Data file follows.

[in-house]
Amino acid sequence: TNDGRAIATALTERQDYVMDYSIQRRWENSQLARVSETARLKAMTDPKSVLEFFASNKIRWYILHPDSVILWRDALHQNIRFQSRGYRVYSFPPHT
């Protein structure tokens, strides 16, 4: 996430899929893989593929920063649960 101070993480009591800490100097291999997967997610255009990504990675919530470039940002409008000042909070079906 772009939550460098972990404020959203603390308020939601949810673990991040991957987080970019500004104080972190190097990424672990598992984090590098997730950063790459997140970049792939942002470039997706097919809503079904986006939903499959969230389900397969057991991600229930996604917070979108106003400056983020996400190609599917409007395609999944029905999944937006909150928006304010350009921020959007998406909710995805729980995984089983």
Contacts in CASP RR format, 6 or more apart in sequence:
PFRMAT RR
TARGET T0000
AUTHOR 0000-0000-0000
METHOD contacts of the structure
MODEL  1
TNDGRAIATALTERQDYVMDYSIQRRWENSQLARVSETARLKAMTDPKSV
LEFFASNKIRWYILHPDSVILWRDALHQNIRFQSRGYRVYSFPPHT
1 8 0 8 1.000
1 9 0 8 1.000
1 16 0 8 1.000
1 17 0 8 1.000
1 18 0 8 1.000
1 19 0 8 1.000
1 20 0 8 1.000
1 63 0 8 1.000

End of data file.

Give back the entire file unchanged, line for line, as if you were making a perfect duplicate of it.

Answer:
[in-house]
Amino acid sequence: TNDGRAIATALTERQDYVMDYSIQRRWENSQLARVSETARLKAMTDPKSVLEFFASNKIRWYILHPDSVILWRDALHQNIRFQSRGYRVYSFPPHT
């Protein structure tokens, strides 16, 4: 996430899929893989593929920063649960 101070993480009591800490100097291999997967997610255009990504990675919530470039940002409008000042909070079906 772009939550460098972990404020959203603390308020939601949810673990991040991957987080970019500004104080972190190097990424672990598992984090590098997730950063790459997140970049792939942002470039997706097919809503079904986006939903499959969230389900397969057991991600229930996604917070979108106003400056983020996400190609599917409007395609999944029905999944937006909150928006304010350009921020959007998406909710995805729980995984089983």
Contacts in CASP RR format, 6 or more apart in sequence:
PFRMAT RR
TARGET T0000
AUTHOR 0000-0000-0000
METHOD contacts of the structure
MODEL  1
TNDGRAIATALTERQDYVMDYSIQRRWENSQLARVSETARLKAMTDPKSV
LEFFASNKIRWYILHPDSVILWRDALHQNIRFQSRGYRVYSFPPHT
1 8 0 8 1.000
1 9 0 8 1.000
1 16 0 8 1.000
1 17 0 8 1.000
1 18 0 8 1.000
1 19 0 8 1.000
1 20 0 8 1.000
1 63 0 8 1.000